David J. Malan

Educational Objectives

This course is a variant of Harvard College’s introduction to computer science, CS50, designed especially for MBA students. Whereas CS50 itself takes a bottom-up approach, emphasizing mastery of low-level concepts and implementation details thereof, this course takes a top-down approach, emphasizing mastery of high-level concepts and design decisions related thereto. Through a mix of technical instruction, discussion of case studies, and weekly programming projects, this course empowers students to make technological decisions even if not technologists themselves. Topics include cloud computing, networking, privacy, scalability, security, and more, with a particular emphasis on web and mobile technologies. Students emerge from this course with first-hand appreciation of how it all works and all the more confident in the factors that should guide their decision-making.

Career Focus

This course is designed for students who expect to be future managers, product managers, founders, and decision-makers more generally.


You are expected to attend all classes, submit all assignments, and submit all projects. Absences should be reported via myHBS.


Final grades will be based on quality of participation (20%), assignments (50%), and projects (30%).


A schedule of classes appears below, subject to change.

You are expected to arrive at class (with a laptop) having completed all prior assignments and projects, prepared to discuss all prior classes’ material.

Classes meet in Aldrich 207 from 1:15pm until 2:35pm.

Computational Thinking on Tue 1/23

Programming Languages on Thu 1/25

Algorithms, Data Structures on Wed 1/31

Internet Technologies on Thu 2/1

Web Design on Wed 2/7

Cloud Computing on Thu 2/8

Database Design on Thu 2/15

Privacy, Security on Fri 2/16

Web Programming on Thu 2/22

with Tommy MacWilliam of Quora

Mobile Strategies on Fri 2/23

with Tommy MacWilliam of Quora

Technology Stacks on Wed 2/28

Web-Scale Data Management on Thu 3/1

with Margo Seltzer of SEAS


Led by the teaching fellows, seminars are opportunities to dive into topics beyond the scope of the course’s own classes. Attendance is optional but encouraged.


Homework is ordinarily assigned twice-weekly in the form of assignments and projects, all of which must be submitted by 1:15pm on the day due. Assignments are shorter, opportunities to introduce or reinforce material via exercises, readings, questions, and/or videos. Projects are longer, hands-on opportunities to write code.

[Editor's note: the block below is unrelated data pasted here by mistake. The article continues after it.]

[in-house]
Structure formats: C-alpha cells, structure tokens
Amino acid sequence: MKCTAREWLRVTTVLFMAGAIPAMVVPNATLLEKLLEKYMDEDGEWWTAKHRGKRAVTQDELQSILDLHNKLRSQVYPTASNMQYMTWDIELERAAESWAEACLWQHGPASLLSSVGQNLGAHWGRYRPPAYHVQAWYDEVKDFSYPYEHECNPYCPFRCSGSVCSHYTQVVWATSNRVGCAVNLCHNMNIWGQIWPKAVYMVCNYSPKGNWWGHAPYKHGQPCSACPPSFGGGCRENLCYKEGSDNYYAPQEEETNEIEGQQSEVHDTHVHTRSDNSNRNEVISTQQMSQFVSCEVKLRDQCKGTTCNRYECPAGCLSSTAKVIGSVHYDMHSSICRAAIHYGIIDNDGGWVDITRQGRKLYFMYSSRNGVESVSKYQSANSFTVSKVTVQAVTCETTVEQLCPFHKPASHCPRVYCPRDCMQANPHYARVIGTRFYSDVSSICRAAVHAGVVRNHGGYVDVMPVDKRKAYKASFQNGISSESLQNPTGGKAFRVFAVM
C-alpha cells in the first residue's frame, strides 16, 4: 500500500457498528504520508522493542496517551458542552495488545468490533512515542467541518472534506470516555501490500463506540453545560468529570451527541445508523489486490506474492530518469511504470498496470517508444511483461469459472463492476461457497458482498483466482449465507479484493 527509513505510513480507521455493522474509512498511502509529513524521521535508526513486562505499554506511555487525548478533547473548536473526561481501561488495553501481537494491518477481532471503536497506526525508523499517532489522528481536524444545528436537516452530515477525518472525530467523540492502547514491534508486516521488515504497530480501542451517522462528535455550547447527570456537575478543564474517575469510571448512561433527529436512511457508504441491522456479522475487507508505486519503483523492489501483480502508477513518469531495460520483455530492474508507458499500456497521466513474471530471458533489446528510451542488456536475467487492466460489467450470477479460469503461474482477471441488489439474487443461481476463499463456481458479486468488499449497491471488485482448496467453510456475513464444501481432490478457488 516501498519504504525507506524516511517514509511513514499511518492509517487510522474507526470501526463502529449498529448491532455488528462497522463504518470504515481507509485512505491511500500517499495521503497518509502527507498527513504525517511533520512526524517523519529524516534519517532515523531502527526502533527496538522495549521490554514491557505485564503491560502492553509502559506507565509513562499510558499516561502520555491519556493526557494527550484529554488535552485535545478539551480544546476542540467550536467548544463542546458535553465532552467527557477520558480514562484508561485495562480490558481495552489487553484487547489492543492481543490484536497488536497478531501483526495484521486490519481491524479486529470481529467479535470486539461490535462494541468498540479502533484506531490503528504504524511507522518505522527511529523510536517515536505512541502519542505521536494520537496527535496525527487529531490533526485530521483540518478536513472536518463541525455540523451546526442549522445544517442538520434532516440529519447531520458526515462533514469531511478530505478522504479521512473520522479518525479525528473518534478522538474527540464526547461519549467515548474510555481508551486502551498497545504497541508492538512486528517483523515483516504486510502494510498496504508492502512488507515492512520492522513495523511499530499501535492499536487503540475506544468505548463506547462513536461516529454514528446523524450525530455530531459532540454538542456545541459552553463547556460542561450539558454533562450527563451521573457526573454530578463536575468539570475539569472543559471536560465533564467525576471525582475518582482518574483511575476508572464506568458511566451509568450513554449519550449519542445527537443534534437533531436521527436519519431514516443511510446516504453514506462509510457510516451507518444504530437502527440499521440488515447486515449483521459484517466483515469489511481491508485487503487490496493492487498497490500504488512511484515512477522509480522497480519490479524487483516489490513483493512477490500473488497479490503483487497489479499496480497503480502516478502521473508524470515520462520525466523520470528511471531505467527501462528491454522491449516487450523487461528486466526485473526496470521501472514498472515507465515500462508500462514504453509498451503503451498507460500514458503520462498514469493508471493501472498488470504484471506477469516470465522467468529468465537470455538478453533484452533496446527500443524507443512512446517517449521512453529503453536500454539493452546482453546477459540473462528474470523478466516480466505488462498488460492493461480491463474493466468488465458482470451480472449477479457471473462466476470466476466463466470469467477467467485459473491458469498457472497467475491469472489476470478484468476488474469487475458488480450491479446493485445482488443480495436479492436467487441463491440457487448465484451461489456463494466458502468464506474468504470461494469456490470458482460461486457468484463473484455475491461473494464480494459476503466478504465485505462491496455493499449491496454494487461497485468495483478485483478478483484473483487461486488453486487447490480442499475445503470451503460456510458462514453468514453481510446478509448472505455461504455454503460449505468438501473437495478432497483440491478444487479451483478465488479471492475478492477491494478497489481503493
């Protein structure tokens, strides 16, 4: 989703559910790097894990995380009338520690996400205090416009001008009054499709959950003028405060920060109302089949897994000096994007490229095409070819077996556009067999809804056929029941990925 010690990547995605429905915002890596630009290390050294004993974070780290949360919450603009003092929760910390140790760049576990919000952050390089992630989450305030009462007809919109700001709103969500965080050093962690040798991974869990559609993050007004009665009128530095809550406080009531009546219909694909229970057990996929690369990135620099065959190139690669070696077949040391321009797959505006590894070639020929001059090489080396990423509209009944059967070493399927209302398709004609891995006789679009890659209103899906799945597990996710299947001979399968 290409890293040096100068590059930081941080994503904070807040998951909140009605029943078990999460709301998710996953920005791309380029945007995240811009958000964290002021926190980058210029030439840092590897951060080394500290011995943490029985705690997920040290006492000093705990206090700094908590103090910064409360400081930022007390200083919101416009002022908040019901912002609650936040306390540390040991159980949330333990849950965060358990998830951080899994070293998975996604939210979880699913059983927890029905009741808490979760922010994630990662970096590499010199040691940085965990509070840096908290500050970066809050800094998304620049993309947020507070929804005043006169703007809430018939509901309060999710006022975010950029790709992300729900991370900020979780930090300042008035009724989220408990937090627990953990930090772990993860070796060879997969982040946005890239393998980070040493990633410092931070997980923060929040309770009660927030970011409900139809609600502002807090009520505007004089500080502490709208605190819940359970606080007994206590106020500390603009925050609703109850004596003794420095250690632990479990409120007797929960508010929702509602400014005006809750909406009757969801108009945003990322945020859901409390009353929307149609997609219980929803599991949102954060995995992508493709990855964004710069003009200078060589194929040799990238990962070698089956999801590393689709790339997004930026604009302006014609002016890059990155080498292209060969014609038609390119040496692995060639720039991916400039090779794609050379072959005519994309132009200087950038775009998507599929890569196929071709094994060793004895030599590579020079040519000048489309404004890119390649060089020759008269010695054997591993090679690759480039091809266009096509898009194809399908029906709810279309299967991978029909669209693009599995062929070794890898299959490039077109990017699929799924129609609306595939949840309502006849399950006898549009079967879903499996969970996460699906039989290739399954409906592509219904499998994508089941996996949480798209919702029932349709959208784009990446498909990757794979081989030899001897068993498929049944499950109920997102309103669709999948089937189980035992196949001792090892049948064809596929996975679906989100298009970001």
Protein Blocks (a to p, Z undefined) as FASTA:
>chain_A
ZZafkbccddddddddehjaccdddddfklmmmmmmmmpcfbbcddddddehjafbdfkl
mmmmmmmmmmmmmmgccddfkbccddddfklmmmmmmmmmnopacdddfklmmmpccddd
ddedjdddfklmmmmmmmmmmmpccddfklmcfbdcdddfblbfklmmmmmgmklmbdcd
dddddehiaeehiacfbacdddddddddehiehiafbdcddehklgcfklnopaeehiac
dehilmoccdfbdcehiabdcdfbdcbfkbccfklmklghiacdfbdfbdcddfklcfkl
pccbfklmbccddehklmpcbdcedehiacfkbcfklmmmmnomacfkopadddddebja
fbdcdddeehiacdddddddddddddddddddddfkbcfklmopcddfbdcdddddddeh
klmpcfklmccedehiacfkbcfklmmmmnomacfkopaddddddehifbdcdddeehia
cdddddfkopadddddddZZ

Office Hours

Office hours are opportunities for guidance and feedback from the staff on assignments and projects as well as for discussion of the course’s material more generally.

Academic Honesty

This course’s philosophy on academic honesty is best stated as “be reasonable.” The course recognizes that interactions with classmates and others can facilitate mastery of the course’s material. However, there remains a line between enlisting the help of another and submitting the work of another. This policy characterizes both sides of that line.

The essence of all work that you submit to this course must be your own. Collaboration on assignments and projects is not permitted except to the extent that you may ask classmates and others for help so long as that help does not reduce to another doing your work for you. Generally speaking, when asking for help, you may show your work to classmates and others, but you may not view theirs, so long as you and they respect this policy’s other constraints.

Below are rules of thumb that (inexhaustively) characterize acts that the course considers reasonable and not reasonable. If in doubt as to whether some act is reasonable, do not commit it until you solicit and receive approval in writing from the course’s instructor. Acts considered not reasonable by the course are handled harshly as violations of the MBA Program Honor Code.

If you commit some act that is not reasonable but bring it to the attention of the course’s instructor within 72 hours, the course may impose local sanctions that may include a failing grade for work submitted, but the course will not escalate the matter further except in cases of repeated acts.


Not Reasonable